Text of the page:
The first meeting of the 113th Congress was full of pomp and ceremony. Fourteen California freshmen gathered their friends and families and raised their right hands to become the newest members of the U.S. House of Representatives. Their biggest challenge at the moment is staffing their offices.
Six-year-old Madeline Valadao witnessed history on the House floor as the new Congress began its work. "The worst part was having to stand up," she says, "and the good part was when my dad got sworn in."
Her dad is freshman Congressman David Valadao, a Republican from the Central Valley. Valadao landed a prized spot on the House Appropriations Committee. He brought what he calls his “team members” from the two years he served in the California legislature. He’s also hired “two or three” D.C. locals. "As long as they’re open minded and willing to work, and willing to think for themselves," he says, "that’s what I need on my team. I don’t need any ‘yes’ people around me."
Kevork Djansezian/Getty Images
The city of Los Angeles could take a $115 million hit if the federal government moves ahead with severe spending cuts in March.
The city of Los Angeles could experience a $115 million financial hit if Congress fails to reach a financial agreement that would avert sequestration this spring.
About $92 million of that would come from housing and housing assistance programs. Another $23 million would disappear from community development and public safety programs. This week’s Congressional action pushed sequestration – automatic spending cuts – to March 1.
“The impacts of sequestration to the city are very much a possibility if Congress fails to act on a plan to reduce the deficit by $1.2 trillion over 10 years by March 1, 2013,” City Administrative Officer Miguel Santana wrote in a report to Mayor Antonio Villaraigosa and the Los Angeles City Council.
The specific programs he listed in the report include:
- Section 8 Housing
- Community Development Block Grants
- Community Oriented Policing Services
- Byrne Justice Assistance Grants
A report from the controller found the Department of Water and Power awarded four contracts that bypassed the utility's competitive bidding process.
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Today is Thursday, Jan. 3, and here is what's happening in Los Angeles:
The Department of Water and Power bypassed competitive bidding processes when it awarded four lobbying contracts, according to the Los Angeles Times. Controller Wendy Greuel determined the contracts with Mercury Public Affairs should have been terminated.
A fifth mayoral candidate, Emanuel Pleitez, has qualified for matching funds, reports KPCC. The 30-year-old candidate will also participate in his first mayoral debate this evening.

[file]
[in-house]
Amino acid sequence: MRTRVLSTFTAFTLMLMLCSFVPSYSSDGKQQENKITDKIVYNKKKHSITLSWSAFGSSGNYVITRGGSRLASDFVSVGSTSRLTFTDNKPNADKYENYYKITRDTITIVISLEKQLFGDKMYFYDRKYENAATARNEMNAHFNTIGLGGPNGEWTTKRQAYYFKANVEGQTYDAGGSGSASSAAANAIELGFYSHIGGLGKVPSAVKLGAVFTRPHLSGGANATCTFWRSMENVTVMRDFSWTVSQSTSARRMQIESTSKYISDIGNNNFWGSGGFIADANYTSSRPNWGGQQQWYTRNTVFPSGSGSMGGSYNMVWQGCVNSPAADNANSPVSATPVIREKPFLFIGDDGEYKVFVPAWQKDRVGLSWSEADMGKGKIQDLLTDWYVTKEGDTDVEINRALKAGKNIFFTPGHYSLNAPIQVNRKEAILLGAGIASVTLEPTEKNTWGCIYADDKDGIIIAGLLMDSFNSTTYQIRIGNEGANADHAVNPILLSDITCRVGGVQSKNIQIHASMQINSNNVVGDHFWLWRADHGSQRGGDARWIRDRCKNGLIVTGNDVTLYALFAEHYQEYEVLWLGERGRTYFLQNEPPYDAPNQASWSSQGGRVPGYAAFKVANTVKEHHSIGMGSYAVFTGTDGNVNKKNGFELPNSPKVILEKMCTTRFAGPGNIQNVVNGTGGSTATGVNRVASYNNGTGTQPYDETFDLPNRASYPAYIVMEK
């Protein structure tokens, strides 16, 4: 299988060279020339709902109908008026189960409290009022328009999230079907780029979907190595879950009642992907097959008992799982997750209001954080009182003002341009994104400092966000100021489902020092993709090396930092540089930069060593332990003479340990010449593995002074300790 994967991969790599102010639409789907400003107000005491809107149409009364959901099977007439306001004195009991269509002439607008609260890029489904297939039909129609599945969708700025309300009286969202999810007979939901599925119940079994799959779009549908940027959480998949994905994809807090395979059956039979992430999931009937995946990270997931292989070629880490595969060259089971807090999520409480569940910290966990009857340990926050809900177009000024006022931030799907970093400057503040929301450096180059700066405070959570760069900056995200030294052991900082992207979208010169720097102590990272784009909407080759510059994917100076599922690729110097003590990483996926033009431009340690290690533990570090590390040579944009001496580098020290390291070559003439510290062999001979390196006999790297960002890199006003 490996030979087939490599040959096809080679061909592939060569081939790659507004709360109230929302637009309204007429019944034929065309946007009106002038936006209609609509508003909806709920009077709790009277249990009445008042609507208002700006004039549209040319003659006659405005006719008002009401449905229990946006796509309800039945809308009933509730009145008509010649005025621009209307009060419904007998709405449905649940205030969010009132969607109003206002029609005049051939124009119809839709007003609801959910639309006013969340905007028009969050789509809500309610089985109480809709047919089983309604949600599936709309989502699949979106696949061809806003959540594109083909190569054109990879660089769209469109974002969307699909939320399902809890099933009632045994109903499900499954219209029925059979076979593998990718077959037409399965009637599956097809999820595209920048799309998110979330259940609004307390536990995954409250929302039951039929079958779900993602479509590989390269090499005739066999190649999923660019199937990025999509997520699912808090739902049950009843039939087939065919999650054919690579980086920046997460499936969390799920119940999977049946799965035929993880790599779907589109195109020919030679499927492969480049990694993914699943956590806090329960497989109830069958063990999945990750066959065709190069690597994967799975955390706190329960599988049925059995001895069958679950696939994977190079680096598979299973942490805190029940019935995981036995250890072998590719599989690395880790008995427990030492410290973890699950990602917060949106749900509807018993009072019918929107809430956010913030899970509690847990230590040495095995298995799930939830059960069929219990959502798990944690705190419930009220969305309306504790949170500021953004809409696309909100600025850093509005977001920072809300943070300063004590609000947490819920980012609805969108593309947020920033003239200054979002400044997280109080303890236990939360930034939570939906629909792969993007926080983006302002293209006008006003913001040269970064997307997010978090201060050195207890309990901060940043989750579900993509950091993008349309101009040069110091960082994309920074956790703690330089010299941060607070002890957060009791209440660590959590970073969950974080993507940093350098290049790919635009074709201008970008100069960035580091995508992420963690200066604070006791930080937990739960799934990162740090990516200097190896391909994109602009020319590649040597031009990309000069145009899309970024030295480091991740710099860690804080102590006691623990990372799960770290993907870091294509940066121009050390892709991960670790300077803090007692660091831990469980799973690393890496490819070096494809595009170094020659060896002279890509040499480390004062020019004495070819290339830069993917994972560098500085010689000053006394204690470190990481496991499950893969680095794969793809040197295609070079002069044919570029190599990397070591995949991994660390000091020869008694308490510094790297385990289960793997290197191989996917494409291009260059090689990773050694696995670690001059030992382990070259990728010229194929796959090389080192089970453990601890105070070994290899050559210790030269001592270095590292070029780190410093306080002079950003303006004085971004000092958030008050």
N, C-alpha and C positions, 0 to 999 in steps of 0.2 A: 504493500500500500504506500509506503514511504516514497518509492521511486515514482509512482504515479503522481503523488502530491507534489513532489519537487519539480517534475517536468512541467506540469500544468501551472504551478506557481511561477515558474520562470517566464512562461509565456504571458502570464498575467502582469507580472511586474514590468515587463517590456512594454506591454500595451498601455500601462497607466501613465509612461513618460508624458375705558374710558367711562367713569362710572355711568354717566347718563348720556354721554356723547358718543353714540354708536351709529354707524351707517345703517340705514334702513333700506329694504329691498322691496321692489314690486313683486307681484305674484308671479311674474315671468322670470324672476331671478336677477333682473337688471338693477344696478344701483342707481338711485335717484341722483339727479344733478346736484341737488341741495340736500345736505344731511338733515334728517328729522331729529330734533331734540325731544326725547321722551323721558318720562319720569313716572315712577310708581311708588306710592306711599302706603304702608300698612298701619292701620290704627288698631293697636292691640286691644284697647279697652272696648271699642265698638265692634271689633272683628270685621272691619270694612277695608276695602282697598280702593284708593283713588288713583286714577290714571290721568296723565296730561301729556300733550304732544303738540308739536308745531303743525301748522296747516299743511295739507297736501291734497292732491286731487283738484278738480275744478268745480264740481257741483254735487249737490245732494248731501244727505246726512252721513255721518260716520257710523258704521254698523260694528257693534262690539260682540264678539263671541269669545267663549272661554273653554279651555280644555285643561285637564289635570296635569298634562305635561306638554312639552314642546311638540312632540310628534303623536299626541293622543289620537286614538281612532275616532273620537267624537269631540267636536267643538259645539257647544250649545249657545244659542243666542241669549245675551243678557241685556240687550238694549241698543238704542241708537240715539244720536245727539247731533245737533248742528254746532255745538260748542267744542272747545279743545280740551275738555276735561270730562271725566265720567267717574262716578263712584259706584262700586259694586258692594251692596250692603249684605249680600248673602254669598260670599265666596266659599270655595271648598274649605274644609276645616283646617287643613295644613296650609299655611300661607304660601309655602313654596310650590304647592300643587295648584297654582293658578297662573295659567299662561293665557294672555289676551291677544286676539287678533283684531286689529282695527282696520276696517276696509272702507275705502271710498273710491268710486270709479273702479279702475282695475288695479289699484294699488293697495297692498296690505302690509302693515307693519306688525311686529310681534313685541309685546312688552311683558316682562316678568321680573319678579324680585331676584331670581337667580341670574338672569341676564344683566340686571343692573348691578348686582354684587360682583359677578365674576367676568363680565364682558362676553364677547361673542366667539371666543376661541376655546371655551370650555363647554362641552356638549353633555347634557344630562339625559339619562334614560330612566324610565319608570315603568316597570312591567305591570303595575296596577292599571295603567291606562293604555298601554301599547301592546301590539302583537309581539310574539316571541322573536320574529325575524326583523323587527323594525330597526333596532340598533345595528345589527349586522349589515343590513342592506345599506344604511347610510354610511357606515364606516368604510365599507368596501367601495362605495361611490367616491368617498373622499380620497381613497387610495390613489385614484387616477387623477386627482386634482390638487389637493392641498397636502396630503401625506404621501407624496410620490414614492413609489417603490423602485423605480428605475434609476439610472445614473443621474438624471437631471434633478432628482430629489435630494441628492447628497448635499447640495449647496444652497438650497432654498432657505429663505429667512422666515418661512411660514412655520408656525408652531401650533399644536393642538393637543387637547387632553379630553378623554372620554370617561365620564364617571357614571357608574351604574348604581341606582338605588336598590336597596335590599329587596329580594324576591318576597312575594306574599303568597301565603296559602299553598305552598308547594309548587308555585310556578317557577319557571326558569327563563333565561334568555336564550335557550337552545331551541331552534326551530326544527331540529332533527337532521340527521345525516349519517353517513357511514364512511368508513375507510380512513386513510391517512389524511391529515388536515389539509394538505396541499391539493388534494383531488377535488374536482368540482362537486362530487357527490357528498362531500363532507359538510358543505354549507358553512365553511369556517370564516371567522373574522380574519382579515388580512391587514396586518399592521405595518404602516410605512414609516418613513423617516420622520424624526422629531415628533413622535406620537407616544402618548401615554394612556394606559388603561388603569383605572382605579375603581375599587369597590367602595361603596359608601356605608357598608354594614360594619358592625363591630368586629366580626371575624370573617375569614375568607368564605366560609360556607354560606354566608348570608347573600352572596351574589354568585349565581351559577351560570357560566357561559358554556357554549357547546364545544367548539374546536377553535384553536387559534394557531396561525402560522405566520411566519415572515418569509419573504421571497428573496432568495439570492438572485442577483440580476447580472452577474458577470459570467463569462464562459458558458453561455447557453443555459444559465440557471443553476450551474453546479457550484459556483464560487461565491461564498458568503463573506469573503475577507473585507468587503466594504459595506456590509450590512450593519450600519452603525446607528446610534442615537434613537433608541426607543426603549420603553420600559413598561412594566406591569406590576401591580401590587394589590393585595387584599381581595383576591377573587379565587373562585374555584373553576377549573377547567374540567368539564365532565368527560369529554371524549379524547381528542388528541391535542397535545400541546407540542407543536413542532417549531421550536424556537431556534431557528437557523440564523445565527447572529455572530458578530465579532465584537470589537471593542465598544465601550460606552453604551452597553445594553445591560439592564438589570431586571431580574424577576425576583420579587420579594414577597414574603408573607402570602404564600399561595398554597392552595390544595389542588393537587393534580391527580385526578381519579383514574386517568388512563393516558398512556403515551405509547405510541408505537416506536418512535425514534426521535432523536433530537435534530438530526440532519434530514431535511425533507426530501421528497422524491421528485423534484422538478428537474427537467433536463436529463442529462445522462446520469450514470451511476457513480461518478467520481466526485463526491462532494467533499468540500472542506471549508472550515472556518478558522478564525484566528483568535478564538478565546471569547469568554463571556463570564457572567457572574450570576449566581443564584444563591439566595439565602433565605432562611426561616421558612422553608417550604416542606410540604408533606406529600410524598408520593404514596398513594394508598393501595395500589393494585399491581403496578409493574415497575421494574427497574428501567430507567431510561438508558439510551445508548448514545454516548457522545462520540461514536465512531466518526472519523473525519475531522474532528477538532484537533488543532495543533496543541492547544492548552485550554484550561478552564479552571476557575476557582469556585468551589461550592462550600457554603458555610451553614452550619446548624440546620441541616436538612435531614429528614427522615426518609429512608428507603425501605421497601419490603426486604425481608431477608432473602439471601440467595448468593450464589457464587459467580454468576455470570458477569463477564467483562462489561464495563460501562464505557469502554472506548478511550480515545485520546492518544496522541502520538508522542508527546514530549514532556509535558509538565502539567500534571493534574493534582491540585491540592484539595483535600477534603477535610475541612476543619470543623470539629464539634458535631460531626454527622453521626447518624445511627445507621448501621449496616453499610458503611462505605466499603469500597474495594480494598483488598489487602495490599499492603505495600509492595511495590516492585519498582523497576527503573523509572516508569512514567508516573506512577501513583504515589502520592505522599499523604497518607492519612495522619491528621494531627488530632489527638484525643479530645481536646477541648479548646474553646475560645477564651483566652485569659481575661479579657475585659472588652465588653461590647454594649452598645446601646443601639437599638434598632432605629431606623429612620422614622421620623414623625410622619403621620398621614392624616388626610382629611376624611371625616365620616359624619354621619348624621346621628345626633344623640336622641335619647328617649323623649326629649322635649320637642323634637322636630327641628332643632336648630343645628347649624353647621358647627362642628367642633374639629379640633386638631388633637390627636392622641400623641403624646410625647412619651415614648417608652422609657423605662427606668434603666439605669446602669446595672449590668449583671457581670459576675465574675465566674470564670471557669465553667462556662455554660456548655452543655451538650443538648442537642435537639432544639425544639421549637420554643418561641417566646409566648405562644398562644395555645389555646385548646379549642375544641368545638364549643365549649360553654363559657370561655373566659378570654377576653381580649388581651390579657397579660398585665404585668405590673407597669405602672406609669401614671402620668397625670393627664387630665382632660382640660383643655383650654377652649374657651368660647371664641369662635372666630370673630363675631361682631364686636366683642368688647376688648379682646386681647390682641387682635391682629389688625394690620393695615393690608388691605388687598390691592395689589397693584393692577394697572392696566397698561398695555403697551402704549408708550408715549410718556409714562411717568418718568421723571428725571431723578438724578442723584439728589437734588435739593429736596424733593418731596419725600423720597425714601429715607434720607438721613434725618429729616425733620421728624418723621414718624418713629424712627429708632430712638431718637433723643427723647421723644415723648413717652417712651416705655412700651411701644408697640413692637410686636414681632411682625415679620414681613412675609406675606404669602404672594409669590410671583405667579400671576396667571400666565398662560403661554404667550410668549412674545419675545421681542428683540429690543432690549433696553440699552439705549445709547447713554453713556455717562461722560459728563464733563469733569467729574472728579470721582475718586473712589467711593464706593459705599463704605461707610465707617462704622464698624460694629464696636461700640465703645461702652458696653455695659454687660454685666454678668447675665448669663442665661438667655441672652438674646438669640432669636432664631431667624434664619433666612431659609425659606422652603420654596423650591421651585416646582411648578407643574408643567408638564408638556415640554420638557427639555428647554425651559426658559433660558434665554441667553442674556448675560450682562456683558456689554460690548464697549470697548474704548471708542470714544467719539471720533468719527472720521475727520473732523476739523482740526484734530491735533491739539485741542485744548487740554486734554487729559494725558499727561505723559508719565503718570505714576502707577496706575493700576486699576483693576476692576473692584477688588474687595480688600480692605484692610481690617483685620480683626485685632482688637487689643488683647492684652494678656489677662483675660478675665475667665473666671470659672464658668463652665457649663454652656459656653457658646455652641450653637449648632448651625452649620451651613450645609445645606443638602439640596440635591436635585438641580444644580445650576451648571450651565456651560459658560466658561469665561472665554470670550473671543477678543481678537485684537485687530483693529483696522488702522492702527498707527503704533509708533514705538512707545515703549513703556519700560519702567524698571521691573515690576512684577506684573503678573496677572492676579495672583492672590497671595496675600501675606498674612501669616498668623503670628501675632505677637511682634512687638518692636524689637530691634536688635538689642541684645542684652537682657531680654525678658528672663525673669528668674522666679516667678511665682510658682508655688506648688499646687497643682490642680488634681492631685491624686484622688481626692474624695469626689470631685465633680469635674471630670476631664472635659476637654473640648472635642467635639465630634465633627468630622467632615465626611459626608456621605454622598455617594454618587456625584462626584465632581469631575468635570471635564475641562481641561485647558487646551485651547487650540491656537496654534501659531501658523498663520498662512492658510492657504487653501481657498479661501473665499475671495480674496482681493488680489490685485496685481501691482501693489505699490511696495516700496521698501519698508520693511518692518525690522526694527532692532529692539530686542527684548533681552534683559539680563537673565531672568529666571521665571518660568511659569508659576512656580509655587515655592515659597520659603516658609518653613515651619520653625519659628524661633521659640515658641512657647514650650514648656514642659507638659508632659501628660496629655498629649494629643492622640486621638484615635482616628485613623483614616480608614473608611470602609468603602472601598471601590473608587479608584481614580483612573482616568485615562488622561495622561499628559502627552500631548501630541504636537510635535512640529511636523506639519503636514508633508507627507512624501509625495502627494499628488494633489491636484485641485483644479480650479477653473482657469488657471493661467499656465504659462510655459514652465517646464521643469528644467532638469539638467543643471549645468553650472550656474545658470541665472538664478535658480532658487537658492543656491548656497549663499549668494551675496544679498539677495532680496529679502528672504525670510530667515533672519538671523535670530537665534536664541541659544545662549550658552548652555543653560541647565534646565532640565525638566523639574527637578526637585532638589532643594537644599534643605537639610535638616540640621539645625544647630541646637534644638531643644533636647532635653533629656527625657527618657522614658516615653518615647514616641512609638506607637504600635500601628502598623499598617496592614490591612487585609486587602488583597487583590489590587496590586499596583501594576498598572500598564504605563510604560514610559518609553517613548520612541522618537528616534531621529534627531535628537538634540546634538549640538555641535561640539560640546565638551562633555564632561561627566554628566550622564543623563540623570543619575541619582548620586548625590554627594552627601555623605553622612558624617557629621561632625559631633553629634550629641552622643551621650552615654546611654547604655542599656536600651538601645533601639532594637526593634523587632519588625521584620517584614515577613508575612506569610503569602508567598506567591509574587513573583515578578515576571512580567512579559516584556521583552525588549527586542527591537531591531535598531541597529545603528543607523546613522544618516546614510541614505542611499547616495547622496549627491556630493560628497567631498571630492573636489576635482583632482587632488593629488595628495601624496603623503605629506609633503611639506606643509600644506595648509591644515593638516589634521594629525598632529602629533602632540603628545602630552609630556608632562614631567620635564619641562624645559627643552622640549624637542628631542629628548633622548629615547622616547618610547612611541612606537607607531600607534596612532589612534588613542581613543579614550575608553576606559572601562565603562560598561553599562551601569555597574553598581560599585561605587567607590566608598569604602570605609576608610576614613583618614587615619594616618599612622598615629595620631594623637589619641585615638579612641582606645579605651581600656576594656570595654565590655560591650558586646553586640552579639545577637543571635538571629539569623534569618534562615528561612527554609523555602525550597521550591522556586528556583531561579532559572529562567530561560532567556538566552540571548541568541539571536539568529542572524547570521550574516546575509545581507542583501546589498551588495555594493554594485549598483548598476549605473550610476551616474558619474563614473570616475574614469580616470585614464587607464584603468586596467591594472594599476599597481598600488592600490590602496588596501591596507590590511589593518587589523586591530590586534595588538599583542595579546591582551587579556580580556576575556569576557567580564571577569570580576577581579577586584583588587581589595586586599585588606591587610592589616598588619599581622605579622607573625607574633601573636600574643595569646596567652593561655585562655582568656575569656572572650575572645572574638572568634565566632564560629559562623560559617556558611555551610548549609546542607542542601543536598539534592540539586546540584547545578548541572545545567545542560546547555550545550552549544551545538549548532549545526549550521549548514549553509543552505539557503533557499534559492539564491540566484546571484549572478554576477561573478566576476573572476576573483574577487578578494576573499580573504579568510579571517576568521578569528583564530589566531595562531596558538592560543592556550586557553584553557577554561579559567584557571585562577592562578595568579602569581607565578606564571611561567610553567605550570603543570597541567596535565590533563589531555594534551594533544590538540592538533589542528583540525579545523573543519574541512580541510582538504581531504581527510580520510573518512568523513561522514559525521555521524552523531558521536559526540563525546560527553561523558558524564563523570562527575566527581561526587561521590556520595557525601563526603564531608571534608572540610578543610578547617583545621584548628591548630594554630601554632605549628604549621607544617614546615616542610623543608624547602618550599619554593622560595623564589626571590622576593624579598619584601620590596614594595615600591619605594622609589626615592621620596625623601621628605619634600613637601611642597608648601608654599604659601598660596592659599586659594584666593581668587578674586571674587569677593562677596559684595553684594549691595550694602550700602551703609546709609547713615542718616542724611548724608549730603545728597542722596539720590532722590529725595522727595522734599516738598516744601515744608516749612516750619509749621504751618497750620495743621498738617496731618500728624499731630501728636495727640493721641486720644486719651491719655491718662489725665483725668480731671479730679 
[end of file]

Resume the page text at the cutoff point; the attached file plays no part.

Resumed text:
Emanuel Pleitez is a candidate for Los Angeles mayor.
Los Angeles mayoral candidate Emanuel Pleitez is on a roll. He announced Wednesday that on New Year's Eve he crossed the $150,000 threshold in fundraising and now qualifies for city matching funds. Thursday night, he’ll participate in his first debate with the major mayoral candidates.
Pleitez, 30, will take the stage with City Controller Wendy Greuel, City Council Members Eric Garcetti and Jan Perry, and former federal prosecutor and one-time conservative radio host Kevin James.
Pleitez said he’s raised $210,000, and that about $160,000 of it is eligible for matching funds. That means the city will write him a check for about $320,000.
Under L.A.’s matching fund rules, the city doubles every dollar candidates raise from individuals, up to $500 from any one person.
Pleitez was born and raised in East L.A., and says the city needs a mayor who knows the struggles of the working poor: “There are a lot of people hurting right now, and there are a lot of people who want a mayor who can understand their pain and their frustrations.”
Caveman 92223 via Flickr
Neon sign at a medical marijuana clinic
The city clerk in Los Angeles Wednesday said a medical marijuana initiative had gathered the necessary 41,138 signatures to qualify for the May ballot.
The initiative would permit only the medical marijuana dispensaries that existed before the city’s 2007 moratorium – or about 100 pot shops. Many in the organized medical marijuana community, including the Greater Los Angeles Collective Alliance and Americans for Safe Access, back this measure.
“The Los Angeles City Council can put politics and bickering aside and adopt an ordinance instead, like this initiative," said Yami Bolanos, president of the GLACA. "It’s time to finally do the right thing for the patients of Los Angeles.”
Significantly, this measure also has the support of the powerful United Food and Commercial Workers Union, which wants to organize pot shop workers.